Thursday, November 14, 2013

The secret stuff that protects us from stress


Chronic stress affects large areas of the brain, especially the hippocampus, frontal lobe and other parts of the brain.  It affects the connectivity between neuronal hubs of the brain, and thus informational exchange between distal areas. Furthermore, it exerts a negative effect on non-emotional learning mechanisms, which are responsible with exploring and learning novel and complex aspects, different to the ones already known. New studies found that chronic stress accelerates aging by shortening some components of the chromosomes from our DNA. Can we protect ourselves from these deleterious effects?

Imaging studies conducted on Afghanistan veterans, before and after their deployment, revealed that prolonged stress reduces the activity and integrity of the mesencephalon (a structure at the base of the brain, in proximity of the spinal cord) and this alteration affects sustained attention. These changes seem to reverse to normal 1.5 years later after stress cessation. Conversely, combat stress induces persistent reduction of the connectivity between the mesencephalon and frontal cortex. Therefore, stress-induced alterations are only partially reversible. Also, stress-generated enhancement of stress hormones affects working memory process in the medial prefrontal cortex. This data clarifies why subjects with post-traumatic stress like Veterans of the Vietnam war fail to recall personal memories, and why this failure is more accentuated after exposure to traumatic scenes. We might even say that what we call chronic depression is a degenerative disease that affects the brain’s capacity to adapt to novel environments.

The stress response is generally transient, because its effects (immunosuppression, inhibition of growth and enhanced catabolism) yield long-lasting damage. Nonetheless, when stress becomes chronic, it is accompanied by digestive and cardiovascular problems. Furthermore, it affects DNA. This consequence may prompt genesis of tumors, neuropsychiatric disorders and accelerated aging. People suffering from depression may be aging faster than other people, according to a new study. Hence in a Netherlands Study of Depression and Anxiety involving about 1,900 people ranged from 18 to 65 year old who had major depressive disorders at some point during their lives, along with 500 people who had not had depression, scientists found that patients with major depressive disorder (MDD) have an increased onset risk of aging-related somatic diseases such as heart disease, diabetes, obesity and cancer. This suggests mechanisms of accelerated biological aging among the depressed, which can be indicated by a shorter length of telomeres. Telomeres are "caps" at the end of chromosomes that protect the DNA during cell division. Normally, telomeres shorten slightly each time cells divide, and their length is thought to be an index of a cell's aging.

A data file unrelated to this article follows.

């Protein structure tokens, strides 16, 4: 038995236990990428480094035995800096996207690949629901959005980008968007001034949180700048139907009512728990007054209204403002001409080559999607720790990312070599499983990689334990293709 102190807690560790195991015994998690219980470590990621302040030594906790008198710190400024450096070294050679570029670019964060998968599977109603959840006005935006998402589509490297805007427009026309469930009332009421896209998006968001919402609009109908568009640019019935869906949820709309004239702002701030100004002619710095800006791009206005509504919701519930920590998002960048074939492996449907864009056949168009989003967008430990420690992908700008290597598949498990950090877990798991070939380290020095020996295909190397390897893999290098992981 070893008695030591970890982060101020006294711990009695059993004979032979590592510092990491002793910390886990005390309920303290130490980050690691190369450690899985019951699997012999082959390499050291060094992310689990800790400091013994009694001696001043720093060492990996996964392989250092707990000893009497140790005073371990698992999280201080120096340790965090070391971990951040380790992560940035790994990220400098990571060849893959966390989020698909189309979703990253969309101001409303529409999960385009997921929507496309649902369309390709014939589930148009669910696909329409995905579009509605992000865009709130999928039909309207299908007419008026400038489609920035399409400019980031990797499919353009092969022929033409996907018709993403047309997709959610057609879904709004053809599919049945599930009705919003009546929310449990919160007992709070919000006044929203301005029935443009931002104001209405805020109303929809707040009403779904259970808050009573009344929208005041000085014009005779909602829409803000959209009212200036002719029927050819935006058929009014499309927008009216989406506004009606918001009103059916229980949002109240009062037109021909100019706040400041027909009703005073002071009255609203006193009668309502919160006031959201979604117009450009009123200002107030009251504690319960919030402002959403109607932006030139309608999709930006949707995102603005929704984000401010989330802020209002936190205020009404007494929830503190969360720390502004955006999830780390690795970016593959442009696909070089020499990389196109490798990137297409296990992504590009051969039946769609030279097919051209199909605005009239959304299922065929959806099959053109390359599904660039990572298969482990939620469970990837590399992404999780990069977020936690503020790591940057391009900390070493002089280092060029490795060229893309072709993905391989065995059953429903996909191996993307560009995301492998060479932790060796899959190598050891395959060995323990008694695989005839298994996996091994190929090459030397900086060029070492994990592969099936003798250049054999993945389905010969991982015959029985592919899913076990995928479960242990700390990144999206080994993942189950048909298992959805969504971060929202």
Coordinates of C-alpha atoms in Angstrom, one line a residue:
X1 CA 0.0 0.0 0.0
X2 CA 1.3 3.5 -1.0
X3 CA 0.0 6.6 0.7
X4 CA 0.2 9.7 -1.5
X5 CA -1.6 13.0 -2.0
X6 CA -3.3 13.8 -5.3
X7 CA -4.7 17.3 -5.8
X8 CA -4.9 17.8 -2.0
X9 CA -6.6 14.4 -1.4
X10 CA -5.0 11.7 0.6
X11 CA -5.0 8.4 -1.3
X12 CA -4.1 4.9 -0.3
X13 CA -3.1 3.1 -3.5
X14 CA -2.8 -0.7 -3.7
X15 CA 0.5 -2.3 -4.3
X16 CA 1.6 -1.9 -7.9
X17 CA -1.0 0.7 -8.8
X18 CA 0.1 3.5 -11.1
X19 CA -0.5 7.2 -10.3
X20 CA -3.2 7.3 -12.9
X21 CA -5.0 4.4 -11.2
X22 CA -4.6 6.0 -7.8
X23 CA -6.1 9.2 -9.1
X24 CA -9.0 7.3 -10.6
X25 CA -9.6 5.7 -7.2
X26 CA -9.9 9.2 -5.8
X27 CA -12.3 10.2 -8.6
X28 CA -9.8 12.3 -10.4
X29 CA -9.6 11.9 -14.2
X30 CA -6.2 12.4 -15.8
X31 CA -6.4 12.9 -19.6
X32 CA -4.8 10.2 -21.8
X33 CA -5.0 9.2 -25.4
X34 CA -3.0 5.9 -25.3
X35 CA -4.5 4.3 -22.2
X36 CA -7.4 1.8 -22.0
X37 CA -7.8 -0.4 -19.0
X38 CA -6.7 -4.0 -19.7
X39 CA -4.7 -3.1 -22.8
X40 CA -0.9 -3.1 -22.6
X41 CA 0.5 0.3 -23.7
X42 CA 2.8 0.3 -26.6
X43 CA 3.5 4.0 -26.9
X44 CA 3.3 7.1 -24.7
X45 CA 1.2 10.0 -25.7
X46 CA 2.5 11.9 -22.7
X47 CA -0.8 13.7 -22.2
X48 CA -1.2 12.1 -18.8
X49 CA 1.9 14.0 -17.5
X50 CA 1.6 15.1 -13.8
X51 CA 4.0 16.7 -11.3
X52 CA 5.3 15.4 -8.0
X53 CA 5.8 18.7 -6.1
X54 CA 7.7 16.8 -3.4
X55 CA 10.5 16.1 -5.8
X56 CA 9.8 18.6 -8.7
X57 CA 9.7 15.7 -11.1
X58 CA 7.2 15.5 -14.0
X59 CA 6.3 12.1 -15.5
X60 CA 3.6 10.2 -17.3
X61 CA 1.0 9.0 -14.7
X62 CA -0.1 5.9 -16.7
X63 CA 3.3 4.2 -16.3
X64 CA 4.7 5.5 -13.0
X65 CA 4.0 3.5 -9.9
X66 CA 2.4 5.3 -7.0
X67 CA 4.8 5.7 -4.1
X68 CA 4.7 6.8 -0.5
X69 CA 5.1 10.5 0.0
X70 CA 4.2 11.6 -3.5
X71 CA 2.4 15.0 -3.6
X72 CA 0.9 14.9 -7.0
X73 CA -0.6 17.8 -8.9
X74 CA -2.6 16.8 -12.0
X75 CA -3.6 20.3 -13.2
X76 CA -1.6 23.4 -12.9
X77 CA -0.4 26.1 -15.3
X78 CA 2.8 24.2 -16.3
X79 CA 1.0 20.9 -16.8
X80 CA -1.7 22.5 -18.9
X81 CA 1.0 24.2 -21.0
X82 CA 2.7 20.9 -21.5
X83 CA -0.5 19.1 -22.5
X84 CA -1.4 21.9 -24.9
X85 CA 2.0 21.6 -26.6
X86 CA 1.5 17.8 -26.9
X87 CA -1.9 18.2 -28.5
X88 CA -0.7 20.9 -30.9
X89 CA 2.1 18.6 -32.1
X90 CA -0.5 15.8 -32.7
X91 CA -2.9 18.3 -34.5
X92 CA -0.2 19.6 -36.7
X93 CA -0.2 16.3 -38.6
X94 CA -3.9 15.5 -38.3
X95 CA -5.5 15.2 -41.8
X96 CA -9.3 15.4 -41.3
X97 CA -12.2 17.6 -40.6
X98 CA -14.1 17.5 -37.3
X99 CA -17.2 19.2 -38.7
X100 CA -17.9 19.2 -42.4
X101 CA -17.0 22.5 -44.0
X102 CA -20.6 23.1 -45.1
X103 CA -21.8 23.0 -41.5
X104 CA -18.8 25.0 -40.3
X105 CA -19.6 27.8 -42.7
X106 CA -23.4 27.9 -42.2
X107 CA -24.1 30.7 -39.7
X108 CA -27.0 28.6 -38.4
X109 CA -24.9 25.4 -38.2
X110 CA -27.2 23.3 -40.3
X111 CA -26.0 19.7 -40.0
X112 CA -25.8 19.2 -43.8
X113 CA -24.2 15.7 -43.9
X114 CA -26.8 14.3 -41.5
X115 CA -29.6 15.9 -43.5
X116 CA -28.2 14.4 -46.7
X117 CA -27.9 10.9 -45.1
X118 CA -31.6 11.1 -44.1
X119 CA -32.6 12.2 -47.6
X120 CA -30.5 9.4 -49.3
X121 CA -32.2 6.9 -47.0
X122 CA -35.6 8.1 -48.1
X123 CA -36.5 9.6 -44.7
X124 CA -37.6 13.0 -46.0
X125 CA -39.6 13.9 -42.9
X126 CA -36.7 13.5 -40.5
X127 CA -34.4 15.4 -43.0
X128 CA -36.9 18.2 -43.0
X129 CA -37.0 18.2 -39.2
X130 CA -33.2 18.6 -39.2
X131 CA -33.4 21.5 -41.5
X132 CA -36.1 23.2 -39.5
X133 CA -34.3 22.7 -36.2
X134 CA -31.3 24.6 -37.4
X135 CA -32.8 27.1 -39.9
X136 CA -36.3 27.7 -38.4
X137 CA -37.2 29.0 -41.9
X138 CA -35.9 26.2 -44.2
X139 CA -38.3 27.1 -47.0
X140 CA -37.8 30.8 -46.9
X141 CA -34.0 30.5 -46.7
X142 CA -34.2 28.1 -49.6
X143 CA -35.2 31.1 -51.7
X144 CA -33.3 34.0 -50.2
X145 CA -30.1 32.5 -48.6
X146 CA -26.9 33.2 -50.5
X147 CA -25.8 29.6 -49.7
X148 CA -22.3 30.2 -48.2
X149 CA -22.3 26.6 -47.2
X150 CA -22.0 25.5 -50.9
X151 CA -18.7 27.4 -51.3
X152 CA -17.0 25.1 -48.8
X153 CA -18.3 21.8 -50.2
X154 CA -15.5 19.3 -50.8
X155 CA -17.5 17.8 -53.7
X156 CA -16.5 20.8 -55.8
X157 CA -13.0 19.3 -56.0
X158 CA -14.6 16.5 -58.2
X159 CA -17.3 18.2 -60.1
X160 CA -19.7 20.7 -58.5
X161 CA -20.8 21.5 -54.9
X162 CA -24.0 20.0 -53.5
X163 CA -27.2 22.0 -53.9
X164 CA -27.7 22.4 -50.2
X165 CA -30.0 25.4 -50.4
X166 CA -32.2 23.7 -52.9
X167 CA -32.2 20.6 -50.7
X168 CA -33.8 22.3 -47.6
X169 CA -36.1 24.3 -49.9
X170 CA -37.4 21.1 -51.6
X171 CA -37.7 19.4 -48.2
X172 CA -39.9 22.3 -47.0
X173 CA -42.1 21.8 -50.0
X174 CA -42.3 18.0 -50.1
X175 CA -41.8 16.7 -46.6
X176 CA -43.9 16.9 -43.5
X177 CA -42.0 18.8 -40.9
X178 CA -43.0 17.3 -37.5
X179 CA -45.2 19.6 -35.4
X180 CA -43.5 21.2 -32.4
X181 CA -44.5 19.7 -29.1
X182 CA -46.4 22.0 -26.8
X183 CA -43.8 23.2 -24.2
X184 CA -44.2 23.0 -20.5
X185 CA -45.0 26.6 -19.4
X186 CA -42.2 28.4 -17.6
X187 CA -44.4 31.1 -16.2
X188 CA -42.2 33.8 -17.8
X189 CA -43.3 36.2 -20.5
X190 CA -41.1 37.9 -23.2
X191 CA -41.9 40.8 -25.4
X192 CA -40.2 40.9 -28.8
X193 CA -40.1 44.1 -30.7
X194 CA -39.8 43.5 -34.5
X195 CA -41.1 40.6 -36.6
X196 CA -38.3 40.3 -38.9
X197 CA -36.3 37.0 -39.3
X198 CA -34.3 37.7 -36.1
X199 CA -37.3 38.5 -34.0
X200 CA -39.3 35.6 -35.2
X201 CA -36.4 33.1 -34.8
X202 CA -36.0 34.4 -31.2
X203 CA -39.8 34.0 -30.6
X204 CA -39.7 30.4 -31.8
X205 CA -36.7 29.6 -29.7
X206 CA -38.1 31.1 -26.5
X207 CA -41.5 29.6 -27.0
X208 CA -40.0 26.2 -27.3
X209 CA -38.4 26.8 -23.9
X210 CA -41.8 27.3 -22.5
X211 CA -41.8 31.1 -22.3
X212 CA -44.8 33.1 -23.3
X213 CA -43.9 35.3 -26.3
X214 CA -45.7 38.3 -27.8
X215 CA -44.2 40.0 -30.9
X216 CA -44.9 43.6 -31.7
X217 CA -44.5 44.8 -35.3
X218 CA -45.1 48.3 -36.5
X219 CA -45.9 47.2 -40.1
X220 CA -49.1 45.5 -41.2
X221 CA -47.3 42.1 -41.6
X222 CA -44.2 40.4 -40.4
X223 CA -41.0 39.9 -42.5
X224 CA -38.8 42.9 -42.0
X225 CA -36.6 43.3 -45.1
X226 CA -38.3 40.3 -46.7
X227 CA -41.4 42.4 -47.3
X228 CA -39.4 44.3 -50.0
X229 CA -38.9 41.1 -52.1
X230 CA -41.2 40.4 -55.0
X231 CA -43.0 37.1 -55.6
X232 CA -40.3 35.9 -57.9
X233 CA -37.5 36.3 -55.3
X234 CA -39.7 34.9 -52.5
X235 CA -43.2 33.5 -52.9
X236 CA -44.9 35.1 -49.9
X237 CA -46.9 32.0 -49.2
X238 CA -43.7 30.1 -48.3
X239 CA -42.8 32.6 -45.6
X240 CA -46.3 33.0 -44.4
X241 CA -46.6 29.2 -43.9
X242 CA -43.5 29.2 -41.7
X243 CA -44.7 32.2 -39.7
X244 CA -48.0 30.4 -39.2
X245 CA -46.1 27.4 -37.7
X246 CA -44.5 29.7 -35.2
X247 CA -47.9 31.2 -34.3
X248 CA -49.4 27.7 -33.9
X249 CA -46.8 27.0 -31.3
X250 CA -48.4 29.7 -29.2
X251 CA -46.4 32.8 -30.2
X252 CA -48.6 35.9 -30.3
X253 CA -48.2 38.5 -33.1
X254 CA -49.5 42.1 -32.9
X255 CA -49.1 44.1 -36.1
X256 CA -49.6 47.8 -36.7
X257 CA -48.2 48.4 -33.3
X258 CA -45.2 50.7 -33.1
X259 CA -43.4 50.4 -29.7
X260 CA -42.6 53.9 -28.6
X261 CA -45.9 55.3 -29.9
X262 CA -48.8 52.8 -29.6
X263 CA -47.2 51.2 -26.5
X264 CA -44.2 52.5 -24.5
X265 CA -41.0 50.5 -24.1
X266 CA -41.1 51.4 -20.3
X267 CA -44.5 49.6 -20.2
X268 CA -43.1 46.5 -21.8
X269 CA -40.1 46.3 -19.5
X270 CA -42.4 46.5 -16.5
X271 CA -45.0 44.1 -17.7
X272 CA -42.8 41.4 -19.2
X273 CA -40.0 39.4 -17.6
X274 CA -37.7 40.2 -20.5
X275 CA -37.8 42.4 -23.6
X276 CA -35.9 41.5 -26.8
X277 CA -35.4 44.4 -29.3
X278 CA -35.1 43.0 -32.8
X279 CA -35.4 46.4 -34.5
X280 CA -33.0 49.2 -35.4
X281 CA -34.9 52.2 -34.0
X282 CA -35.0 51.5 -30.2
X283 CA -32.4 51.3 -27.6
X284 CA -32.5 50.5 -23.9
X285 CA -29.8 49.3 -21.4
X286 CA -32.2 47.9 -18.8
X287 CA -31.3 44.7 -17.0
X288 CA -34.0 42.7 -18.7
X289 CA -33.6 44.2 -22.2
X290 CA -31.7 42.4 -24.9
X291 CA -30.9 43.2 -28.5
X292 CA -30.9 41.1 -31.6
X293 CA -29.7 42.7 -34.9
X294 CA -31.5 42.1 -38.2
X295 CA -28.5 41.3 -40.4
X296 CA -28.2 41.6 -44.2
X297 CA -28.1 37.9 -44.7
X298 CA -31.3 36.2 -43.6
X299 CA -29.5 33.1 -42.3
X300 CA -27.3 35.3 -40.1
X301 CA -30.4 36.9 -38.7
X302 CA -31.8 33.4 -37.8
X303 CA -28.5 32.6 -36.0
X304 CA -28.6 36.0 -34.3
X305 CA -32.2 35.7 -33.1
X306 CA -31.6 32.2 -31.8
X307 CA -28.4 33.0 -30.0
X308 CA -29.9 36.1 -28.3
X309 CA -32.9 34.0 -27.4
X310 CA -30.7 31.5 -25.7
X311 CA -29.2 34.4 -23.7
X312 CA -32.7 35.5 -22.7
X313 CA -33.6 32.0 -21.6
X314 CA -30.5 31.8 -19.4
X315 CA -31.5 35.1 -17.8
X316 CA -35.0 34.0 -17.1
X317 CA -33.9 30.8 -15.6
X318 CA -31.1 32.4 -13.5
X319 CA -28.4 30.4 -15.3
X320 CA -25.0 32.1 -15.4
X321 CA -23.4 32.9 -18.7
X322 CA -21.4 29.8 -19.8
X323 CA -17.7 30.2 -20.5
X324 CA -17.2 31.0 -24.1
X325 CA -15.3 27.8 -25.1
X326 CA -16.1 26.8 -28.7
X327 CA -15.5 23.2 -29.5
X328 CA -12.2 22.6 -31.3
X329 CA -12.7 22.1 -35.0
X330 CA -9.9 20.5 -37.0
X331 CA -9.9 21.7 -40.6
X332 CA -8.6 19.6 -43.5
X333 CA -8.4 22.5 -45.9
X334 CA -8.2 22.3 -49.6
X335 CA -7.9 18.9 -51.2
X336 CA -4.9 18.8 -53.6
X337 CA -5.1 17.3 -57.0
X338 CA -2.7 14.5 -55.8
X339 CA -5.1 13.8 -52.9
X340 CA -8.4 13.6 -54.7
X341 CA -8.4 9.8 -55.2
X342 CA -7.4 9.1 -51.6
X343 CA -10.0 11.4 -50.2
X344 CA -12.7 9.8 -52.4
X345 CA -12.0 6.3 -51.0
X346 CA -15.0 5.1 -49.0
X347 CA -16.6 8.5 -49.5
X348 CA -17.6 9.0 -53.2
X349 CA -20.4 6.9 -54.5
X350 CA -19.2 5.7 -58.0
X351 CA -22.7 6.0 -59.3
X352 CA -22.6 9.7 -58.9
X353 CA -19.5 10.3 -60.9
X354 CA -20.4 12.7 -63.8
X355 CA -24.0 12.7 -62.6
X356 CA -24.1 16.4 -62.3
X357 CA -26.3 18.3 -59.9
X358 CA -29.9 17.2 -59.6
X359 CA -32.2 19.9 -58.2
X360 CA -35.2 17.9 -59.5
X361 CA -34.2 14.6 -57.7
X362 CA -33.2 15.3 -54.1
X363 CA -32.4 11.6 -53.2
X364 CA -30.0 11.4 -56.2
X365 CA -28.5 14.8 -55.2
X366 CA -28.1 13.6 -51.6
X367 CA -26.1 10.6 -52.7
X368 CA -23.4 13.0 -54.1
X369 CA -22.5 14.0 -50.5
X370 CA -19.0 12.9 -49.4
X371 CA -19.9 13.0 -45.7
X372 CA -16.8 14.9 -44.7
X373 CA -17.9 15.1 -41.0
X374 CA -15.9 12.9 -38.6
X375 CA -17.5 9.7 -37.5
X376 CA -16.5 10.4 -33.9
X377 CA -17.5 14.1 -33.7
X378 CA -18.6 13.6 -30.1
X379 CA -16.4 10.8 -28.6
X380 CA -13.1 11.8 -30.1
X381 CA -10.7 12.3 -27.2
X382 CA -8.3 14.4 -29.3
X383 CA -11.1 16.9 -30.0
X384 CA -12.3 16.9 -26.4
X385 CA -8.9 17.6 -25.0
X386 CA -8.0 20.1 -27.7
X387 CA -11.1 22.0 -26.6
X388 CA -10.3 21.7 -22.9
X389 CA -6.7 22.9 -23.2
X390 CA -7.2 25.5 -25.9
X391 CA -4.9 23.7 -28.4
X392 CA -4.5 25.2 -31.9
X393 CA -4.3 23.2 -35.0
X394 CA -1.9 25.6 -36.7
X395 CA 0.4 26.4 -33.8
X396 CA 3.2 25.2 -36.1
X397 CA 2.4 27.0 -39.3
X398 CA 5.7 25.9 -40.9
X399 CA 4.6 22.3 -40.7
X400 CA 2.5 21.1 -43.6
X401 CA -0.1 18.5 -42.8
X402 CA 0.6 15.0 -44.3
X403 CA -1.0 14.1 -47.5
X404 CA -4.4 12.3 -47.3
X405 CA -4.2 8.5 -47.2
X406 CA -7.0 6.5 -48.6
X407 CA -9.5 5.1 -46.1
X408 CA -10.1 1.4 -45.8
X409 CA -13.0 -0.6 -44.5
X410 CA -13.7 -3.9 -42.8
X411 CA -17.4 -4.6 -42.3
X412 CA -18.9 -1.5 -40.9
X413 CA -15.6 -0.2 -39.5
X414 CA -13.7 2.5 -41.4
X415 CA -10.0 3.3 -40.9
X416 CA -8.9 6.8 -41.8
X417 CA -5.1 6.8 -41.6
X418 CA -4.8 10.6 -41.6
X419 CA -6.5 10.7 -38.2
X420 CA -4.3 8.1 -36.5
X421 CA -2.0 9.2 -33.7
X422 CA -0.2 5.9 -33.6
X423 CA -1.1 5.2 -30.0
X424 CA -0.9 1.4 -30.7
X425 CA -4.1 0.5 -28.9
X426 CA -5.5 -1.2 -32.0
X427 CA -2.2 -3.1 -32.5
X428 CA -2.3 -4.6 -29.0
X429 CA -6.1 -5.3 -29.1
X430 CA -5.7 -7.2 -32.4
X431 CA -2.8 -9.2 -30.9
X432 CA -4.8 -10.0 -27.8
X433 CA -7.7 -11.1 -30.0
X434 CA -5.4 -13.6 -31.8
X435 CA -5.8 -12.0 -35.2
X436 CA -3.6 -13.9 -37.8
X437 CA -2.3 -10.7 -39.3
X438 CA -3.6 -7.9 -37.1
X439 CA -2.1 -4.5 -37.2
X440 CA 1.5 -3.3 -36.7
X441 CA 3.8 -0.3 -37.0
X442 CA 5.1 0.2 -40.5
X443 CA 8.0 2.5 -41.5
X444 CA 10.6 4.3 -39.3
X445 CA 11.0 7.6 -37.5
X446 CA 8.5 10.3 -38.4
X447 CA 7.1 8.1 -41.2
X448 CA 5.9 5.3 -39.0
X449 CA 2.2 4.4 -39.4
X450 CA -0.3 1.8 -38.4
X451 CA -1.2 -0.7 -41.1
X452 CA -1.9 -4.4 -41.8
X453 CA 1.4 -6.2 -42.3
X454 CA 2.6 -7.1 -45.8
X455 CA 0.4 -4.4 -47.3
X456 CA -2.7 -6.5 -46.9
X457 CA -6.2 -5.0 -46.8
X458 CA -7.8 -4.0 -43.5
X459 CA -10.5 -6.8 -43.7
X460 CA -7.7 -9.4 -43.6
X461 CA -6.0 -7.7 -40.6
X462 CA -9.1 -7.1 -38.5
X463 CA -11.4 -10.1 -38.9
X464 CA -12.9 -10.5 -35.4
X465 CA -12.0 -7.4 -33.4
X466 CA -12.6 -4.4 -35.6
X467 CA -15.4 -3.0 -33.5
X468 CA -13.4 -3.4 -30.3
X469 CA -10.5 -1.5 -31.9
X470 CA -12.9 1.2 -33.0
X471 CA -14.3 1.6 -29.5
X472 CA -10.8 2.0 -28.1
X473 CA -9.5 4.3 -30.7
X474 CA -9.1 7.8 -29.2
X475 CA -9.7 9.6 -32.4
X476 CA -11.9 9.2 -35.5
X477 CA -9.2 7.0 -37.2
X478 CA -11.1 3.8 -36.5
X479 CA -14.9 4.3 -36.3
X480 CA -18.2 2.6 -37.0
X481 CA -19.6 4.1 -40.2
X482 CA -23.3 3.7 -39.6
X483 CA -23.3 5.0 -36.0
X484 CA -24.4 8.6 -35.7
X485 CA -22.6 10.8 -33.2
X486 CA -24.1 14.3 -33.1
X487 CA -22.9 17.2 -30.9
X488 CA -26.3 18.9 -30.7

The researchers found telomeres were shorter in people who had experienced depression compared with people in the control group. The length of telomeres is measured in terms of their number of DNA building blocks, called base pairs (bp). In the study, the telomeres in healthy people were about 5,540 bp long on average, whereas people with depression had telomeres about 5,460 bp long. In line with previous studies, the researchers found that with each year of age, telomeres shortened by 14 bp, on average. This suggests cellular aging in people with depression is accelerated by several years. Furthermore, the severity of a person's depression as well as a longer duration of symptoms were linked with shorter telomere length those with the most severe and chronic MDD showed the shortest telomeres, and those with remitted MDD had shorter telomere than controls) and the results held after controlling for weight, smoking, drinking and several other factors that may contribute to aging. The authors said that it is possible that telomere shortening is a consequence of impairment in the body's stress system.

These findings might help explain the variety of health complaints often experienced by people with major depression.  Other studies have shown that people with depression are at increased risk for diseases that tend to come with aging — for example, dementia, cancer and type 2 diabetes — even when health and lifestyle factors are taken into account. This has raised the question whether depression accelerates aging. An important question remains whether this aging process can be reversed. It is possible that lifestyle changes could lengthen telomeres. A healthy lifestyle, such as enough physical exercise, not smoking and a healthy diet, might be of even greater importance in depressed individuals than it is in the non-depressed. But can we be more specific? Yes. A few years ago scientists discover a protein which seems to have the property to offer us protection against stress. It is called Delta Fos B. Studies made on animals shown that a higher concentration of this protein in the brain regions associated with pleasure and motivation plays a critical role in not developing post-traumatic stress, even when the animals were exposed to stressful stimuli. You will say: “Ok, but if I don’t have a high concentration of Delta Fos B, what should I do? Can I take it by spoon?” No you can. But you can do something else. Exposure to an enriched environment stimulates the secretion of this protein. What is “enriched environment”? Is a combination of new places, were you can play or work with new tools or objects, interact with new people and make physical exercise. Not one day, but several months.

If you don’t want to get depressed, lose your memory, attention, and age fast you should learn how to explore, in the same way you have done when you were a child. So, try to be a child with the mind of an adult if you want to keep your mind.